The Common Frog is the most widespread species in Europe. Their relatively smooth skin varies in colour from olive green and yellow, to dark brown, speckled with black, brown or red and can lighten or darken to blend in with the surroundings. There are dark cross bars on the limbs and a dark patch behind the eyes. The under side of the body is off-white or yellow with some speckles. The skin can also be used to 'breathe' when oxygen demand is low such as when hibernating through the winter in the debris at the bottom of a pond - they will also hibernate in cool moist conditions under logs or other plant debris where it is unlikely to freeze.
Males are slightly smaller than the females - an average size for an adult is 7.5 to 8 cm and 23g in weight. The males also have dark pads or swellings on the first digits of the fore legs which are used during mating to grip the female, they become more pronounced during the mating season. The long muscular hind limbs enable them to leap about 50cm.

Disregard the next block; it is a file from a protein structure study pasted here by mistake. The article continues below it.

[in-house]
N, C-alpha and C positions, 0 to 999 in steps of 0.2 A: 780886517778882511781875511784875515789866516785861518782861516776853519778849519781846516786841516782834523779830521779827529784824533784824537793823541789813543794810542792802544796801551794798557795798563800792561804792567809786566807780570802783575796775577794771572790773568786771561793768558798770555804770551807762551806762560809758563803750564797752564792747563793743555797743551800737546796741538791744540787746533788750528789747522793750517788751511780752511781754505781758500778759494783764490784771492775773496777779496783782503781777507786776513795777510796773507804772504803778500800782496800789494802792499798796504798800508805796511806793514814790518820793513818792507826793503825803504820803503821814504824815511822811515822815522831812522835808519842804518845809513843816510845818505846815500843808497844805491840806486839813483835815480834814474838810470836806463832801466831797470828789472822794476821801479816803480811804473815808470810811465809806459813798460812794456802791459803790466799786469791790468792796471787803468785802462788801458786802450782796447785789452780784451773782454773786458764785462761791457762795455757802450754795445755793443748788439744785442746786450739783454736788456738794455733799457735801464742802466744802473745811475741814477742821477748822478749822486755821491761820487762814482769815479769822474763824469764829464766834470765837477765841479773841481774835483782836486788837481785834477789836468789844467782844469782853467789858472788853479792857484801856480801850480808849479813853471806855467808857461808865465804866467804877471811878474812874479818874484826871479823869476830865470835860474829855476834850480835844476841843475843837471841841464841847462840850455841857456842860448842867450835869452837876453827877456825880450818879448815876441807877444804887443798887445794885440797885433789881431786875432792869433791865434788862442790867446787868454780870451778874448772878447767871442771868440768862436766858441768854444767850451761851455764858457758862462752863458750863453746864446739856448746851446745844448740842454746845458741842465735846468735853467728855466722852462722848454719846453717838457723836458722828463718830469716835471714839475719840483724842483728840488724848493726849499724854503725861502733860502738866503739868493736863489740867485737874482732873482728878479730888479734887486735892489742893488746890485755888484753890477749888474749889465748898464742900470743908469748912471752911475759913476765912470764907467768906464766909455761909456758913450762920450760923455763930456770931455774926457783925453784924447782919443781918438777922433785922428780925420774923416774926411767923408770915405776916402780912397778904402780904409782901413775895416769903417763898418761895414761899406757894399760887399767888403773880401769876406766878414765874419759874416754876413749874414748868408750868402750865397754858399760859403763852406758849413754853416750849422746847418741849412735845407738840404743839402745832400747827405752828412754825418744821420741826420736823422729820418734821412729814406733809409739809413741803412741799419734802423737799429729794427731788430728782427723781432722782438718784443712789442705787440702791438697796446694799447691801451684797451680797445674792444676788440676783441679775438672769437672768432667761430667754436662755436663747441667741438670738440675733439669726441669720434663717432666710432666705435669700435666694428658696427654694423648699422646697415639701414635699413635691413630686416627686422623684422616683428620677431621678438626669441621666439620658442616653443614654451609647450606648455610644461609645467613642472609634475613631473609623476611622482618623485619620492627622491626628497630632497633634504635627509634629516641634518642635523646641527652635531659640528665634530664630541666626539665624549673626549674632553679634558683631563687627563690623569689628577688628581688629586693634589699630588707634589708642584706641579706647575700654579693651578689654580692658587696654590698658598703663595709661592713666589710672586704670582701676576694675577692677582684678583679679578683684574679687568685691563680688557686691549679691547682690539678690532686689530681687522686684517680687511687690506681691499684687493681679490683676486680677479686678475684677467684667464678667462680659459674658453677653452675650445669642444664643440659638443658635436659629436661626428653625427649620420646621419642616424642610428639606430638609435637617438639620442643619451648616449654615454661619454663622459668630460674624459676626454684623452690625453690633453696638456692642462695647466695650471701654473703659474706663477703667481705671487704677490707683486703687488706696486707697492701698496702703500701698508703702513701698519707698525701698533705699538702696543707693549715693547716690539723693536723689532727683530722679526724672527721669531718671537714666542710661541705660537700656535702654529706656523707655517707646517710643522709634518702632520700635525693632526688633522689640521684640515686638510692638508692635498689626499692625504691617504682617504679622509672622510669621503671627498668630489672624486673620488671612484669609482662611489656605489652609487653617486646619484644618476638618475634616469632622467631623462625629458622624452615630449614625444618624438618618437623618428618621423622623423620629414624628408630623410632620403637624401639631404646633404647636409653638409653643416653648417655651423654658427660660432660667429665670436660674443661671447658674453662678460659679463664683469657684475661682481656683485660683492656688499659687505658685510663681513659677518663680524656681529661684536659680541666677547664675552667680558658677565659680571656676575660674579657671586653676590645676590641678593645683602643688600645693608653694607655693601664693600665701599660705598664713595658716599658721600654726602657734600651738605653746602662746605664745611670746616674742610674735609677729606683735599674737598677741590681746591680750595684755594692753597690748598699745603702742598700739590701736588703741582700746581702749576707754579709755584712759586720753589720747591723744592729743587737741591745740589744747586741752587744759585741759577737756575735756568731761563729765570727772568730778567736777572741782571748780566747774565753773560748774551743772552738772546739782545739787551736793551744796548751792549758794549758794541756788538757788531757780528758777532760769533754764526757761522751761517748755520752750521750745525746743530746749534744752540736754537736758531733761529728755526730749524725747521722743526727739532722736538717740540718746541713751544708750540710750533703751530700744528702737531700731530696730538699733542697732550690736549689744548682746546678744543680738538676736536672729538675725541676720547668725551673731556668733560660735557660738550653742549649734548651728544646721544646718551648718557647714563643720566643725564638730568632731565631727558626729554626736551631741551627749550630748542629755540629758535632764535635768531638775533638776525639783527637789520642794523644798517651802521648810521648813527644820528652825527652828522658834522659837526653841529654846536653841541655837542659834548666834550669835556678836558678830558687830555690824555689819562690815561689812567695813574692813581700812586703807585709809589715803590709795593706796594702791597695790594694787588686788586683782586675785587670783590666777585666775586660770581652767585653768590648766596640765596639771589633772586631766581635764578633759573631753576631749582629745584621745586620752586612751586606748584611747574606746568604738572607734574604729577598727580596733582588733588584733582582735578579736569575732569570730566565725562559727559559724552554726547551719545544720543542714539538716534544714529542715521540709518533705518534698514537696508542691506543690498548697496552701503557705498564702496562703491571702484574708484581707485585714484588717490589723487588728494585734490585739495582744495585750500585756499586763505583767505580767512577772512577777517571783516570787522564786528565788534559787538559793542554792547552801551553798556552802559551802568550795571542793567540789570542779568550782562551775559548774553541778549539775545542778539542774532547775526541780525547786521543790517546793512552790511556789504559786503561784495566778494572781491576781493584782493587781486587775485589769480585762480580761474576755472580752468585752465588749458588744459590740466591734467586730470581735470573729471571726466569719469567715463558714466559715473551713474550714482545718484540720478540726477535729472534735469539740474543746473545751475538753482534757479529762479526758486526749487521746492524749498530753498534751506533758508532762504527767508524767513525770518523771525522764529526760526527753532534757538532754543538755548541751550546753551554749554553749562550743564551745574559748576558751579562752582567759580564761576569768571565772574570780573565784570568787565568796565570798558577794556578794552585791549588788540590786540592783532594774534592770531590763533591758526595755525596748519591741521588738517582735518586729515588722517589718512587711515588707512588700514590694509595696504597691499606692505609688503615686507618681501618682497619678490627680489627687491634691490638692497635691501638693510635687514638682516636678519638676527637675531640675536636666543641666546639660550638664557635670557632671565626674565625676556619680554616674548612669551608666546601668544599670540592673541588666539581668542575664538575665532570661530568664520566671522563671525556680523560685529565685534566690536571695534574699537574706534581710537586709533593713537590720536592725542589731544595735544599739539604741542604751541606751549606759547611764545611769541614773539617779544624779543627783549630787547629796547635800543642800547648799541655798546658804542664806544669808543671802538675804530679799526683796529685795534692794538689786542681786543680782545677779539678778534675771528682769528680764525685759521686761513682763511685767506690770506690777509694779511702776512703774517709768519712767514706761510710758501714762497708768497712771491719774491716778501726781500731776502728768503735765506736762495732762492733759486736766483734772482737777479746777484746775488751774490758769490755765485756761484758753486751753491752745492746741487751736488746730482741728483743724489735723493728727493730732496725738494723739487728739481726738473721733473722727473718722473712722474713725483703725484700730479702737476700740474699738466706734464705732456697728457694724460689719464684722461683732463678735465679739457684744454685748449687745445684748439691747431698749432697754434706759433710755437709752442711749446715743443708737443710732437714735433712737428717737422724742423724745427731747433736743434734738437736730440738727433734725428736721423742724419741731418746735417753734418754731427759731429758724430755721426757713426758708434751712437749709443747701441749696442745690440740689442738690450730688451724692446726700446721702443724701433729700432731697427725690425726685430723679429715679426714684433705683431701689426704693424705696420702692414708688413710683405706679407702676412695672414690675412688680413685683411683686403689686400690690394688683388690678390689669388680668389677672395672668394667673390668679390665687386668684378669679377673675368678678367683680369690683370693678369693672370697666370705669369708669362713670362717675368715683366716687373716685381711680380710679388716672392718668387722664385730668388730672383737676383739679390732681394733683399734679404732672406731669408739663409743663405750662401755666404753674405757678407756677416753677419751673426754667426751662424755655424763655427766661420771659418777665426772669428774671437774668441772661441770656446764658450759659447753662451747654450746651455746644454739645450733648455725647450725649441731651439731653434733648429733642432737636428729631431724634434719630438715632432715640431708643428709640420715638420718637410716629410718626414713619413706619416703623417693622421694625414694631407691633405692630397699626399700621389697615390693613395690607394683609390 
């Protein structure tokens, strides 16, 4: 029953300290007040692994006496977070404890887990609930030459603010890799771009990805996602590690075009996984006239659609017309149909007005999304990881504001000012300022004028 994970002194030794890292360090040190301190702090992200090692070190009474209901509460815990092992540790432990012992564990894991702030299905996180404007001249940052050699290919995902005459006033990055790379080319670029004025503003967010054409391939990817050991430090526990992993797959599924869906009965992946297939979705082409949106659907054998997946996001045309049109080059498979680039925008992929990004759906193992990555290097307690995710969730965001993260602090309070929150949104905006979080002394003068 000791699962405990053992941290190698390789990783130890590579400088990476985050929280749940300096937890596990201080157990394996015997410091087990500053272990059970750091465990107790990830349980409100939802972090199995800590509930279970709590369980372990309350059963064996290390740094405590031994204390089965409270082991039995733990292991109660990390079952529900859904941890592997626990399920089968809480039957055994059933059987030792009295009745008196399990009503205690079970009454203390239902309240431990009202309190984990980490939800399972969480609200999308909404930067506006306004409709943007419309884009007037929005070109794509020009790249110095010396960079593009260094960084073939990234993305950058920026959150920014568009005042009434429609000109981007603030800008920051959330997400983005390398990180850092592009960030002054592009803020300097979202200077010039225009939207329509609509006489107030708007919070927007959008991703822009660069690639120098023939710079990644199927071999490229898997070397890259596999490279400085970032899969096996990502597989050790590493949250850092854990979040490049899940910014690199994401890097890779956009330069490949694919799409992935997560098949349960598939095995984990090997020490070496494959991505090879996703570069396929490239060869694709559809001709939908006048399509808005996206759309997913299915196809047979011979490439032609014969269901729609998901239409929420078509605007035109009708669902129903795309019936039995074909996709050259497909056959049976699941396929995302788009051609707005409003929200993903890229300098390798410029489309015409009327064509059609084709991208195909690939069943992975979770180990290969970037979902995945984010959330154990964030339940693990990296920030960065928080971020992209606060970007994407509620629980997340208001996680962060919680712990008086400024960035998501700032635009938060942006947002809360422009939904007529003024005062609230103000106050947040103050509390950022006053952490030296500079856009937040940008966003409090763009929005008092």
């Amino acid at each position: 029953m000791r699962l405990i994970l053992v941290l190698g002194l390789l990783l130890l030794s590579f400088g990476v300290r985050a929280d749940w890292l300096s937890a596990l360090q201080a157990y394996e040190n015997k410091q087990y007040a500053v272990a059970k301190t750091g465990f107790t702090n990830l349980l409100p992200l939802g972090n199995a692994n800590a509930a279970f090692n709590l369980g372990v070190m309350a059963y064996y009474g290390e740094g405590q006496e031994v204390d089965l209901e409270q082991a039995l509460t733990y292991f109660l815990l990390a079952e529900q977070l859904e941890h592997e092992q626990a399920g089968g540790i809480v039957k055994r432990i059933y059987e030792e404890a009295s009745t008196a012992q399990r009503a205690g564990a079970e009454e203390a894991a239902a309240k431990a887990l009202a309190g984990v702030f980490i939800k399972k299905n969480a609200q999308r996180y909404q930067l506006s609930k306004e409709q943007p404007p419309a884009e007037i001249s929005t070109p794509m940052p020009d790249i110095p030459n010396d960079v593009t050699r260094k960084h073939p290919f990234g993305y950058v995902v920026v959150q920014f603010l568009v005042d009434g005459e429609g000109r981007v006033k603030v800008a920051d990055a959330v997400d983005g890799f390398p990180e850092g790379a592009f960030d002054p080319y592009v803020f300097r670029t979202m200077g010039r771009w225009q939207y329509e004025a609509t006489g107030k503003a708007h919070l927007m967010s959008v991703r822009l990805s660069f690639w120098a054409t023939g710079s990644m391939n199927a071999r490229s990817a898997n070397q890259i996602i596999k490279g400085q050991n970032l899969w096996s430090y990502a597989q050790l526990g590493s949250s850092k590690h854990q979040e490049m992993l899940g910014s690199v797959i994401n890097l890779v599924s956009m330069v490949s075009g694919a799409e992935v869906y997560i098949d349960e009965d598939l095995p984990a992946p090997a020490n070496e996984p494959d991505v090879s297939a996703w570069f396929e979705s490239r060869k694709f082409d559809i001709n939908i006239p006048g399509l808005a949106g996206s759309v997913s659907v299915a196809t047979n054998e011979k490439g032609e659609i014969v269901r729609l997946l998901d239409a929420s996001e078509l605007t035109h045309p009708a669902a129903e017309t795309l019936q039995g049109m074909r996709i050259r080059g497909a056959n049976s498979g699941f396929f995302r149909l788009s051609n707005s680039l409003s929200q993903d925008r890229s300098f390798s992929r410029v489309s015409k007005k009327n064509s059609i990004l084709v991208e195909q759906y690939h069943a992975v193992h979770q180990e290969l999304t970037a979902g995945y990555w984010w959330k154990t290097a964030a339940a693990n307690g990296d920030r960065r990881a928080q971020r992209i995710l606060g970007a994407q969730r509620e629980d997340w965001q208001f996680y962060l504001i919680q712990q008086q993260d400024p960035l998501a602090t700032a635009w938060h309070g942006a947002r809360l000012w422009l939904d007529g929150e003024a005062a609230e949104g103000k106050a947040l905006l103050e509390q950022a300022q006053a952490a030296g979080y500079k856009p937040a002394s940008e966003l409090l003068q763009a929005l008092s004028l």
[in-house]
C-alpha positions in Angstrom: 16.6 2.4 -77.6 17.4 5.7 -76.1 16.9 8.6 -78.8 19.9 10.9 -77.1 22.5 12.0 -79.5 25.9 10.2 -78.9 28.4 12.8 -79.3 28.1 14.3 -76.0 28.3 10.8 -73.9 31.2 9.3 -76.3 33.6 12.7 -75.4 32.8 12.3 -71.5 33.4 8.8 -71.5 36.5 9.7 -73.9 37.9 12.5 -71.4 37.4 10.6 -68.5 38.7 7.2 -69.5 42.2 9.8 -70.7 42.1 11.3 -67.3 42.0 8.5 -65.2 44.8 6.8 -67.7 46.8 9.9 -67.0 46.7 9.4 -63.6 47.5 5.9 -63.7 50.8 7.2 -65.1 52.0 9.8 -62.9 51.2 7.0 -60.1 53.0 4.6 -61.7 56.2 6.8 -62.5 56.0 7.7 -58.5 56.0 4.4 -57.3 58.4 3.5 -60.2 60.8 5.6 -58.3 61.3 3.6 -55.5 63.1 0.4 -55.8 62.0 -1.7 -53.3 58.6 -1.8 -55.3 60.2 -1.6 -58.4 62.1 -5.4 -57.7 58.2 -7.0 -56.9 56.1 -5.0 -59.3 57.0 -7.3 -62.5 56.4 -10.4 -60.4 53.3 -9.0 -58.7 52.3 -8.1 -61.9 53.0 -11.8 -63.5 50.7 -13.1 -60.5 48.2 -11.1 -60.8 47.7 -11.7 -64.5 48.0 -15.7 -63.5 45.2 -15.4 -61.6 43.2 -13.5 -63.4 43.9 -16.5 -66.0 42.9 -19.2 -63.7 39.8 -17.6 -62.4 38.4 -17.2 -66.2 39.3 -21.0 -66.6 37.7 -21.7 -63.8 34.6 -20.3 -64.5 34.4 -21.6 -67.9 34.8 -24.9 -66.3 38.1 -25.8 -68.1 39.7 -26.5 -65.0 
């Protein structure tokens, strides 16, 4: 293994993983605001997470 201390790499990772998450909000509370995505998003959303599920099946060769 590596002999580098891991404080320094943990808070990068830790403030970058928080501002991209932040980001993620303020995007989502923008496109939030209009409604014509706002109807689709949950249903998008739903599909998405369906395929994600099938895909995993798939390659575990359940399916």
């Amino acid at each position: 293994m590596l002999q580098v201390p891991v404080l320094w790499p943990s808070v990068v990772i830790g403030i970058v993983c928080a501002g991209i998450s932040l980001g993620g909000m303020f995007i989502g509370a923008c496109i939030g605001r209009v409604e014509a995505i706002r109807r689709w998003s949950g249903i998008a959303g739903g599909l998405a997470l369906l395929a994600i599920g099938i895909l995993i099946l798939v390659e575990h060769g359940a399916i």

They prefer to be in cool, moist conditions under dense herbaceous foliage where they prey on invertebrates like slugs, snails, worms and insects, trapping them with their long, sticky tongues. This makes them a garden friend as anything which reduces the slug and snail population is most welcome. Apart from during the breeding season they are found in gardens, open fields and in woods, coming to bodies of shallow water in the spring to find a mate. They do not search for food in water, and do not feed during the mating period. In the food chain, frogs form part of the diet of birds such as herons, foxes and other hunting mammals.